Keeping a grid running on 100 percent solar power is a technically challenging feat. It’s particularly hard when you’re a utility covering remote, mountainous terrain serving as few as five customers per mile of power line, as is the case with Kit Carson Electric Cooperative.
But the 23,000-member, customer-owned electric utility in north-central New Mexico has been able to steadily move ahead on its goal of 100 percent daytime solar power by 2022 — not just from a handful of central solar farms, but from a dozen different distributed solar sites connected to its low- and medium-voltage grid.
“We have a 500-kilowatt system here, a 15-megawatt system there, a battery integrated here and there, all around our territory,” CEO Luis Reyes said. “Today we have full communities that are 100 percent daytime solar.”
That wasn’t supposed to be possible, according to the U.S. Department of Energy experts Kit Carson consulted when it set its goal a few years ago. “We talked to Los Alamos [National Laboratory] and Sandia [National Laboratories], and even the National Renewable Energy Laboratory, and asked what happens at different penetration rates,” he said. “Initially the feedback was [that] the sky will fall if we go above 35 percent.”
But so far, the utility has been able to balance reverse power flows, voltage sags and surges and other solar-generated grid disruptions with conventional grid technology, he said — largely due to the help of software partner Camus Energy.
“In the end, our business is data-driven,” he said. “With the Camus product, the more data I get, the more opportunities I have to come up with a solution.”
Since its 2019 launch, Camus Energy has deployed its hardware-agnostic cloud computing platform to a roster of cooperative and municipal utilities with 400,000 collective customers across the U.S. West. Noteworthy customers include Kit Carson and Colorado-based Holy Cross Energy, two co-ops with ambitious clean energy goals.
On Tuesday, Camus raised a $16 million Series A round led by Park West and joined by Congruent Ventures and other investors. The funding comes on top of a $3 million seed round in late 2019 led by Congruent and Wave Capital, and a friends-and-family round that allowed the San Francisco–based startup to build a prototype to deploy with a handful of test customers.
Astrid Atkinson, Camus’ CEO and co-founder, described the startup’s technology as a grid-facing version of the site reliability engineering built by Google, where she led the teams responsible for the search giant’s web serving layer and social media products.
“The core of that model for Google was basically this idea of unreliable hardware with reliable software,” she said in an interview. In its early days, Google bought ultra-cheap servers to meet its massive scale-up needs, and its site reliability engineering team was tasked with keeping them all running, to the point that servers “could literally catch on fire, and we would fix it with software.”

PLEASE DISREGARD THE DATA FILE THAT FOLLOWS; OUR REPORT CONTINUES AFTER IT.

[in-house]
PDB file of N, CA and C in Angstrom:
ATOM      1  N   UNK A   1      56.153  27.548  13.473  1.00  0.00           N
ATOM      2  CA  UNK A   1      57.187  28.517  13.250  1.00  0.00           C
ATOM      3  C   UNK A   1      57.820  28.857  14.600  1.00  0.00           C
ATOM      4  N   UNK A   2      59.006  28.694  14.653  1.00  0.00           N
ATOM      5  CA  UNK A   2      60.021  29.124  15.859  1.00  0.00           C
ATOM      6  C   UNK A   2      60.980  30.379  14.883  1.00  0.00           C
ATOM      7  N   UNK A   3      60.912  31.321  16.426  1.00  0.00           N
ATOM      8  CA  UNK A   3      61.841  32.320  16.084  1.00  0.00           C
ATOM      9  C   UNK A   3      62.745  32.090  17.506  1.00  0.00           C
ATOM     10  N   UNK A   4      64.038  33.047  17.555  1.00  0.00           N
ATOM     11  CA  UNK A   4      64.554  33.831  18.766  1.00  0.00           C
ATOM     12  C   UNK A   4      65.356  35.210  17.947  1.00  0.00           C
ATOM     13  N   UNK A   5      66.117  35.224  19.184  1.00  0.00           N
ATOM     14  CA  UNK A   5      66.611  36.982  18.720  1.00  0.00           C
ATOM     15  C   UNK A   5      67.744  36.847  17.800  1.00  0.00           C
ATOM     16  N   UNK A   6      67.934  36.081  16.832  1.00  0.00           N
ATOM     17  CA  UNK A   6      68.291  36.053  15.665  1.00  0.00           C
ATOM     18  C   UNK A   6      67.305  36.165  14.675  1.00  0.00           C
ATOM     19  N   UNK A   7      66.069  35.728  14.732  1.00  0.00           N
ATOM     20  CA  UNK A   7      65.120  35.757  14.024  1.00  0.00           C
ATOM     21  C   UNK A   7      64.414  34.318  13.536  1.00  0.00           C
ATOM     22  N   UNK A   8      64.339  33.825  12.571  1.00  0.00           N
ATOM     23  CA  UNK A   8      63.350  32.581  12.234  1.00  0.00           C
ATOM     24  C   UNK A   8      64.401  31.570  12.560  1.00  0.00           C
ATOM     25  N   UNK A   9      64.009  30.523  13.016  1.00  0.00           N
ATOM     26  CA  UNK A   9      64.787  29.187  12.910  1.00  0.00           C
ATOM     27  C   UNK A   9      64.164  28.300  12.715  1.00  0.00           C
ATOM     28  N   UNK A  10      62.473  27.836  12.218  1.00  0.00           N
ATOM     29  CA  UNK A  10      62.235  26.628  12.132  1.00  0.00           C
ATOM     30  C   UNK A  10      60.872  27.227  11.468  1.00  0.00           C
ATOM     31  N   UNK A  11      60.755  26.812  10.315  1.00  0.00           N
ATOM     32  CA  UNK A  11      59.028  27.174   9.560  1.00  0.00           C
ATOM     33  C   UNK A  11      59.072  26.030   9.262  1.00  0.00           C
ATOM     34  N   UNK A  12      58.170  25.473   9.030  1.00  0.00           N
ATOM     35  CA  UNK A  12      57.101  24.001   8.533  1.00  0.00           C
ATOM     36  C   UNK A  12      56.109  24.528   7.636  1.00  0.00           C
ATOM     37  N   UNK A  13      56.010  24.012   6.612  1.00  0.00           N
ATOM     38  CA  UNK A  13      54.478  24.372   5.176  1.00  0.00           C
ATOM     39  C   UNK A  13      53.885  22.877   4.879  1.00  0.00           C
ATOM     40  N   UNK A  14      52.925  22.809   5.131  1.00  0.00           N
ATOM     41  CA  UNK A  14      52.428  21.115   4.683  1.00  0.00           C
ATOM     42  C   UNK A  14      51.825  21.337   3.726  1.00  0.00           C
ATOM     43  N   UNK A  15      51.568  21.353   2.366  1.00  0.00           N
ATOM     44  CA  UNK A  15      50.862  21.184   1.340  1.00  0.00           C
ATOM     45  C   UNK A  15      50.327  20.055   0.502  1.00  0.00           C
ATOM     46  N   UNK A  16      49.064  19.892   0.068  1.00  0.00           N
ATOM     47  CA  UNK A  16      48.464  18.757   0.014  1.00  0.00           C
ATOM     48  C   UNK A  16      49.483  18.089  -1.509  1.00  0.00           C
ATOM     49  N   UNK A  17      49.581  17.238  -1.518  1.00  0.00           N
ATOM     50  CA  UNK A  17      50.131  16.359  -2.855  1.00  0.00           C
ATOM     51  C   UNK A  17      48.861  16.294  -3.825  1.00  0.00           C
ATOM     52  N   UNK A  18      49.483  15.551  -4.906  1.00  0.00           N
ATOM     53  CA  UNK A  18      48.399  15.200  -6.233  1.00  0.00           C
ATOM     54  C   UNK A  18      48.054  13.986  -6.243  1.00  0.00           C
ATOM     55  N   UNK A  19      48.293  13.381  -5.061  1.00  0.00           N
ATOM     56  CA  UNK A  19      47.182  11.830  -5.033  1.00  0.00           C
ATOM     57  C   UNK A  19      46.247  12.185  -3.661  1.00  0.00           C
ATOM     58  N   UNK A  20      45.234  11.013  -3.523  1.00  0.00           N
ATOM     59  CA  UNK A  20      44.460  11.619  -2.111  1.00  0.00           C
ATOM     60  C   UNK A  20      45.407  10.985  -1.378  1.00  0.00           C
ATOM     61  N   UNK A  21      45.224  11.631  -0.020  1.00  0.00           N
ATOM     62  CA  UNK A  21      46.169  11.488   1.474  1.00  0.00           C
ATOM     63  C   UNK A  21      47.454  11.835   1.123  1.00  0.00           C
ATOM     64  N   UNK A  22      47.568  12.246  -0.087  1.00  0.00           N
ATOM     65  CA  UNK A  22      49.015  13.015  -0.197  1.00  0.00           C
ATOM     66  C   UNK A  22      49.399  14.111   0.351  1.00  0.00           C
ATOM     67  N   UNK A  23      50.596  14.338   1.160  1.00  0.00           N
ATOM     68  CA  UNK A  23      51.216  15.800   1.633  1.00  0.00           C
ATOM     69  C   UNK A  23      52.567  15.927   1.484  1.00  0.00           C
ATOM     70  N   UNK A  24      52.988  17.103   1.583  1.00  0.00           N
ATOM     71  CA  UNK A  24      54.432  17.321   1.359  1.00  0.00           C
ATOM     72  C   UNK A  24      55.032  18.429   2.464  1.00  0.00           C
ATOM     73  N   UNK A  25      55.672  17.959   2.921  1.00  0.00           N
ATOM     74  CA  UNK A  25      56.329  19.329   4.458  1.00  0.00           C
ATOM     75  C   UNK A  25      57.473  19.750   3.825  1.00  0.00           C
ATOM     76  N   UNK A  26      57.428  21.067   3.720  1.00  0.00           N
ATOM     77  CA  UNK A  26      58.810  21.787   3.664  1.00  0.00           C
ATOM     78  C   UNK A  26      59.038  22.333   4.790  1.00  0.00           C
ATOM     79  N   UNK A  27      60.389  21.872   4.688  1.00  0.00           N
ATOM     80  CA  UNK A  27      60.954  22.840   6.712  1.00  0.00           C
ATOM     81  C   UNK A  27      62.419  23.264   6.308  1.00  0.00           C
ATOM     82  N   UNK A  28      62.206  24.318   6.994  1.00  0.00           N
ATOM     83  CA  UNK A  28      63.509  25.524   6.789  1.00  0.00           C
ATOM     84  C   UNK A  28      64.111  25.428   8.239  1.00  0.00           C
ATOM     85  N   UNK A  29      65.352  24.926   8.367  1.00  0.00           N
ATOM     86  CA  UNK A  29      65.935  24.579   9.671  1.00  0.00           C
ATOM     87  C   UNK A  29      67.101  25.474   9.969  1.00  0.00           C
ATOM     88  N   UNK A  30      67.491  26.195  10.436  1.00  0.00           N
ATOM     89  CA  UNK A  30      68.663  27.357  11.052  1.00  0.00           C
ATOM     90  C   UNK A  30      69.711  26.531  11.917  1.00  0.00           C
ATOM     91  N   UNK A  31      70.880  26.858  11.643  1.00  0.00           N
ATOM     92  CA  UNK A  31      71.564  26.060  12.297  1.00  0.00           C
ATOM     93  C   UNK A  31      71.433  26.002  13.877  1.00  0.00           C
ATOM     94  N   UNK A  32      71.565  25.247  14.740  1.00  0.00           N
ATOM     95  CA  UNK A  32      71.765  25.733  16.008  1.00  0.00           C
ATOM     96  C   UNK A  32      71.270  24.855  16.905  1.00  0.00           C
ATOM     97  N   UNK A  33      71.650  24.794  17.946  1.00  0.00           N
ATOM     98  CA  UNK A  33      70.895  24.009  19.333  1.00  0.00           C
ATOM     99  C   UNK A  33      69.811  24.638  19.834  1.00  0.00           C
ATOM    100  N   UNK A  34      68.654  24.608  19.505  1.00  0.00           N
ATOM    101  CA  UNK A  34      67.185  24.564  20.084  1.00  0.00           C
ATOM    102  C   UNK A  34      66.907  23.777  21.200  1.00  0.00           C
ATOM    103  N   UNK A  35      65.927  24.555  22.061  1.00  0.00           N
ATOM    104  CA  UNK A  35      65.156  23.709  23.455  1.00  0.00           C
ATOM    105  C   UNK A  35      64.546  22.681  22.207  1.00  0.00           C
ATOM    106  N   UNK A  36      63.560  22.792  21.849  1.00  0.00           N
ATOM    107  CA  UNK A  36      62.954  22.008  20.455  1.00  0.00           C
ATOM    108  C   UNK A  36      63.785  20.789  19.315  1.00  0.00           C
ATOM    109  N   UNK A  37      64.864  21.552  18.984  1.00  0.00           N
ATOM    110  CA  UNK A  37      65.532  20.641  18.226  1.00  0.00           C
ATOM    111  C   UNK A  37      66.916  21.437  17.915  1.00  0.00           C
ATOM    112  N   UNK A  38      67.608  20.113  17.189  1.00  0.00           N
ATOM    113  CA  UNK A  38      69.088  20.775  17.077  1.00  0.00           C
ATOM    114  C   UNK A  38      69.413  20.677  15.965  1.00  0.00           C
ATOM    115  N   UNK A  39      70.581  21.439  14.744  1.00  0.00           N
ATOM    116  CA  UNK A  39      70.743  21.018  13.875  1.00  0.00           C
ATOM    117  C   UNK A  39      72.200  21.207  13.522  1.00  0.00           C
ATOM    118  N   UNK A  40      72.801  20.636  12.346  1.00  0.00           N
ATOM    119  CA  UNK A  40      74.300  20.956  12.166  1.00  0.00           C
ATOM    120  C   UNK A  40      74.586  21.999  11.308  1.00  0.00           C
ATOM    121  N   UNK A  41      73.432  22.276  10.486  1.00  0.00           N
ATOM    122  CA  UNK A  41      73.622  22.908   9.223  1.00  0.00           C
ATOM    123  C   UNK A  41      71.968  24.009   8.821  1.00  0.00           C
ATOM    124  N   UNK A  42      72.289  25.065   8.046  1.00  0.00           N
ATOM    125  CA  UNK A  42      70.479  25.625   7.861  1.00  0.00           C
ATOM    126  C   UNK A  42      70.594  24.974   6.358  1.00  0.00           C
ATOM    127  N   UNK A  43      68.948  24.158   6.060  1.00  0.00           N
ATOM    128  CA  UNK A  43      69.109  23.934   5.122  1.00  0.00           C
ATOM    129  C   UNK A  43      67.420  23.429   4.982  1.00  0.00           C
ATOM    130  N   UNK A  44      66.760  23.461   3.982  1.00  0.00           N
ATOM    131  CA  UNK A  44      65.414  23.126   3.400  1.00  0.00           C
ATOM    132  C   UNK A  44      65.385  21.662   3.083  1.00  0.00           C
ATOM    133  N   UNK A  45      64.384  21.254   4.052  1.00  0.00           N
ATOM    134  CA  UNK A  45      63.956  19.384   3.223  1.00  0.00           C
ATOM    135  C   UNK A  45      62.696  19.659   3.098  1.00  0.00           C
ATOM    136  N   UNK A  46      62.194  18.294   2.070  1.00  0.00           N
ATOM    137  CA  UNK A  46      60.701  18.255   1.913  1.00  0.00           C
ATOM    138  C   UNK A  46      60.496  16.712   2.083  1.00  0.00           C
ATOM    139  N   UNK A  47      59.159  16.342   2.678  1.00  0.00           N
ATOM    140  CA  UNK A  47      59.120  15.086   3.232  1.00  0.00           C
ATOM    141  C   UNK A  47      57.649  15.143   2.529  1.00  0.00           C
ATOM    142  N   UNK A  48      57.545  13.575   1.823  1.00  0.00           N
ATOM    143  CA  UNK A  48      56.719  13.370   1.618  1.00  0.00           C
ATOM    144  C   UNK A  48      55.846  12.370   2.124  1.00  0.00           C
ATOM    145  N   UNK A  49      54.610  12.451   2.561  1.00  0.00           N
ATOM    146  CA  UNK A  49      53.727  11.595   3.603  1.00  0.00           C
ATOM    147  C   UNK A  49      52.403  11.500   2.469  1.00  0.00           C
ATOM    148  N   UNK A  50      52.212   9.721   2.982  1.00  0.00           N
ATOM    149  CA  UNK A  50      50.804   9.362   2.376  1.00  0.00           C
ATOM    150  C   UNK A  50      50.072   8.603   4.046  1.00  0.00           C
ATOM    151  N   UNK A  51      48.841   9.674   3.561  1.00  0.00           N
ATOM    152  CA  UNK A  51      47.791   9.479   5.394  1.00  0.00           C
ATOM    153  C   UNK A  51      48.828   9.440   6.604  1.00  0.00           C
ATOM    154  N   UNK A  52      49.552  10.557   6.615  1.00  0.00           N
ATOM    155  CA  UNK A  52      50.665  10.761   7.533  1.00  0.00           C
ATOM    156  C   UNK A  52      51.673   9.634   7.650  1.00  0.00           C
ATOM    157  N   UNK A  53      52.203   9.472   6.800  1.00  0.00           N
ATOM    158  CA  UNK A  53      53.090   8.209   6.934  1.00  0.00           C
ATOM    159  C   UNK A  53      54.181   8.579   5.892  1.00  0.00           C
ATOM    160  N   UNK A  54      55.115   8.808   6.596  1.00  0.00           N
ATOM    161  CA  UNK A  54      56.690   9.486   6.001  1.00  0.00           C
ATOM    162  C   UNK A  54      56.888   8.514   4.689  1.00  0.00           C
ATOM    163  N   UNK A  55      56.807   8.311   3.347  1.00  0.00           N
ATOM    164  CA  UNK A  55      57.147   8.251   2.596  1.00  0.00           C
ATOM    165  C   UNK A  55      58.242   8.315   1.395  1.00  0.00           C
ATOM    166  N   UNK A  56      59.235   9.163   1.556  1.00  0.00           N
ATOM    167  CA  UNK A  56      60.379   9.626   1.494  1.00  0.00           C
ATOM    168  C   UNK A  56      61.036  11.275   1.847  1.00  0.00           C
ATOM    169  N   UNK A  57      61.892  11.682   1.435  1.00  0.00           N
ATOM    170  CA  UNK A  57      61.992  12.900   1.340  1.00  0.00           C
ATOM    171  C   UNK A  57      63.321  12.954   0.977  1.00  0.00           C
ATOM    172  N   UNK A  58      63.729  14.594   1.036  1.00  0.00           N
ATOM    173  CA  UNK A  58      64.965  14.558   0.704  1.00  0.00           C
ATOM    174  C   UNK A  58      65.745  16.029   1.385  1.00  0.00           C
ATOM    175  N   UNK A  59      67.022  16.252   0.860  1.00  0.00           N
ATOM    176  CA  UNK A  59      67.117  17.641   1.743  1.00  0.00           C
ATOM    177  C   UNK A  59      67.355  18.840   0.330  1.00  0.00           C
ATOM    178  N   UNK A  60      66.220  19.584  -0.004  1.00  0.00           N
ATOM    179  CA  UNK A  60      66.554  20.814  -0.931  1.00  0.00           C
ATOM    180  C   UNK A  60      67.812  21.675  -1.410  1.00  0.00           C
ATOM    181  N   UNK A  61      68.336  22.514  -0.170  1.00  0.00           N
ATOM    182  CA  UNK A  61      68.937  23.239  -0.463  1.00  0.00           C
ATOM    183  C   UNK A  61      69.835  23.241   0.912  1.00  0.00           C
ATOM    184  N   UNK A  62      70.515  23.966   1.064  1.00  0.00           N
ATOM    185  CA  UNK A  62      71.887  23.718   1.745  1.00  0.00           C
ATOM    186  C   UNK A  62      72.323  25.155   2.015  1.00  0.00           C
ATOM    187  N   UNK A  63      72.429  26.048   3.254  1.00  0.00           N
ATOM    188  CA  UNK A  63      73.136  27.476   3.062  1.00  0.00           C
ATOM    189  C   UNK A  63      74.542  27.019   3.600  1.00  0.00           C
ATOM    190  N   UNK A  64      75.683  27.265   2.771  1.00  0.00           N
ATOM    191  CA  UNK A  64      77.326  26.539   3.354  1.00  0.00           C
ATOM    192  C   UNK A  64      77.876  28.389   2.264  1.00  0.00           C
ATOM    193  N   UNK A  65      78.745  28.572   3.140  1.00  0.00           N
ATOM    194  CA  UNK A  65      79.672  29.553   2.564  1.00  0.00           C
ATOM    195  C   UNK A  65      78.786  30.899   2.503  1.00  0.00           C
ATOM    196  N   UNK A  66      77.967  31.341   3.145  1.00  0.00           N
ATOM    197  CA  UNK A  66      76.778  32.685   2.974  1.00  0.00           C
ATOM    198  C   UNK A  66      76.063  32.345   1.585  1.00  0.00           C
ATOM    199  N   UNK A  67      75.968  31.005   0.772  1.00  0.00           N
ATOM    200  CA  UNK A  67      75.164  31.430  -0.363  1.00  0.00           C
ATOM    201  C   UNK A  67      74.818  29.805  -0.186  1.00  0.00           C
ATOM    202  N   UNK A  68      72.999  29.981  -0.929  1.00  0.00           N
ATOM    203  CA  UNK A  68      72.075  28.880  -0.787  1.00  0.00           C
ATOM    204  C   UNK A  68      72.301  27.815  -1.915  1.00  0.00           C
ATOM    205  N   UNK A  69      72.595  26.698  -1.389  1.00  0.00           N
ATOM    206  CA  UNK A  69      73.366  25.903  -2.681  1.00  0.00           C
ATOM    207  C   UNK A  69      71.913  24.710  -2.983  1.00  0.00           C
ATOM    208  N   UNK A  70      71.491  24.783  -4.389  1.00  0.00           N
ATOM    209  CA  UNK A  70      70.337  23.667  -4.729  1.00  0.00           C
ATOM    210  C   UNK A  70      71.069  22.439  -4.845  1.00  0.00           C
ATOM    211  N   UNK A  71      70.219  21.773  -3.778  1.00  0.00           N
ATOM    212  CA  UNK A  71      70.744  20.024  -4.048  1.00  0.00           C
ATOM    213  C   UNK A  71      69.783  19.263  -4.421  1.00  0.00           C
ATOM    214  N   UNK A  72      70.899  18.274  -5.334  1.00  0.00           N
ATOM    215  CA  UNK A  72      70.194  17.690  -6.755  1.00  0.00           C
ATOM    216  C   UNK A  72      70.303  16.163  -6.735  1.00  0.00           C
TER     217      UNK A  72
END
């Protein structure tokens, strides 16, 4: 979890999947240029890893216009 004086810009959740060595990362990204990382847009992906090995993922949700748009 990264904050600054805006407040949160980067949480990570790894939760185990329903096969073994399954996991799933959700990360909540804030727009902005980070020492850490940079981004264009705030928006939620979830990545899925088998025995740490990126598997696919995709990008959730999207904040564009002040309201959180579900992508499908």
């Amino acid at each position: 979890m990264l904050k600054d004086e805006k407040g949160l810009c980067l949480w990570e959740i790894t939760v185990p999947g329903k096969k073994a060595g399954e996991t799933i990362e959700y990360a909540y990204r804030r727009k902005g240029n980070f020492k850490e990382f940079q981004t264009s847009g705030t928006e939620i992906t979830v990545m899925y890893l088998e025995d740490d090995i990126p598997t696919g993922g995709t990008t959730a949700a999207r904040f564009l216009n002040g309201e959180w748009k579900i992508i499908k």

“That’s what we were looking to bring into the grid space,” she said. Power grids face similar challenges in terms of connecting a multitude of hardware devices on the grid or behind customers’ meters, ranging from decades-old analog switchgear to the latest digital smart meters and solar and battery inverters.
One of the key goals of Camus’ small utility customers, she said, is connecting distributed energy resources, or DERs — solar panels, batteries, inverters, electric vehicle chargers and building energy control platforms.
“We provide an [advanced distribution management system] equivalent real-time dashboard for their grid, and we’ll directly incorporate utility or customer-owned DERs for that,” she said.
A system of systems for utilities that can't afford top-shelf grid software
An advanced distribution management system (ADMS) is software designed to give utility operators visibility and control over their sprawling distribution grids. They’re made by global corporations like Schneider Electric, Siemens, General Electric, ABB and Emerson, and they come with implementation costs and complexities that largely limit their usefulness to larger investor-owned utilities — not smaller rural co-ops like Kit Carson, which has only 129 employees.
“Our pricing ends up in the ballpark of a low-end ADMS,” or about $600,000 to $800,000, compared to as high as $100 million for a full-scale implementation at the largest utilities, Atkinson said. Camus charges an integration fee and a subscription fee for its cloud computing services, which aligns well with publicly owned utilities that lack the investor-owned utility incentive to earn rates of return on capital investment into their computing infrastructure.
Beyond the cost and time involved in implementing them, ADMS platforms aren’t necessarily built to be integrated with other utility software systems for managing electric meter communications, customer billing and services, and other core operations, Reyes said.
“Like a lot of utilities, I probably have 20 software programs, most of which don’t talk to each other. Camus puts those all together, so the same information my engineering department is looking at, my customer service department is looking at,” he said.
In that sense, Camus is “more of an aggregator of aggregators,” Atkinson said. For example, customer Holy Cross Energy has “a number of programs they’re putting in place or want to put in place,” including community solar systems, microgrids, and behind-the-meter solar, batteries and EV chargers.
“Each of those comes with a software platform,” she said, “[and] it’s hard to then go to each dashboard and individually schedule all the things to accomplish any goal at all.” Camus’ single dashboard allows the 44,500-member co-op to pick and choose from the entirety of these DERs to shift or shed energy use to reduce costly peak electricity demands, or store solar power in batteries for later use, she said.